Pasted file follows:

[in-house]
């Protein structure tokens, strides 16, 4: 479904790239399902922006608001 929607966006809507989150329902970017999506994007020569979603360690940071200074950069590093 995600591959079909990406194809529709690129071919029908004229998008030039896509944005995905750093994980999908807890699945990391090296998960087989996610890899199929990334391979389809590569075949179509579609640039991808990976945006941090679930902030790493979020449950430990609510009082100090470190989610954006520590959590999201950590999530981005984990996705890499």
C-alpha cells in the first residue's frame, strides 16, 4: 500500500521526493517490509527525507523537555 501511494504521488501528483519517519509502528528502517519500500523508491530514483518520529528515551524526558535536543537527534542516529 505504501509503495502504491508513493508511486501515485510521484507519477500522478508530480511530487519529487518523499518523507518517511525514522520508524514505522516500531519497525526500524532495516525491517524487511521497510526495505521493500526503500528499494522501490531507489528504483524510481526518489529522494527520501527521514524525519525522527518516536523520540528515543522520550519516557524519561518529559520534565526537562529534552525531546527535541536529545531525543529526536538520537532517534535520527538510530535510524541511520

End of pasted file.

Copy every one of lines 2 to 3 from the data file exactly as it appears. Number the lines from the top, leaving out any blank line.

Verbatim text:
């Protein structure tokens, strides 16, 4: 479904790239399902922006608001 929607966006809507989150329902970017999506994007020569979603360690940071200074950069590093 995600591959079909990406194809529709690129071919029908004229998008030039896509944005995905750093994980999908807890699945990391090296998960087989996610890899199929990334391979389809590569075949179509579609640039991808990976945006941090679930902030790493979020449950430990609510009082100090470190989610954006520590959590999201950590999530981005984990996705890499």
C-alpha cells in the first residue's frame, strides 16, 4: 500500500521526493517490509527525507523537555 501511494504521488501528483519517519509502528528502517519500500523508491530514483518520529528515551524526558535536543537527534542516529 505504501509503495502504491508513493508511486501515485510521484507519477500522478508530480511530487519529487518523499518523507518517511525514522520508524514505522516500531519497525526500524532495516525491517524487511521497510526495505521493500526503500528499494522501490531507489528504483524510481526518489529522494527520501527521514524525519525522527518516536523520540528515543522520550519516557524519561518529559520534565526537562529534552525531546527535541536529545531525543529526536538520537532517534535520527538510530535510524541511520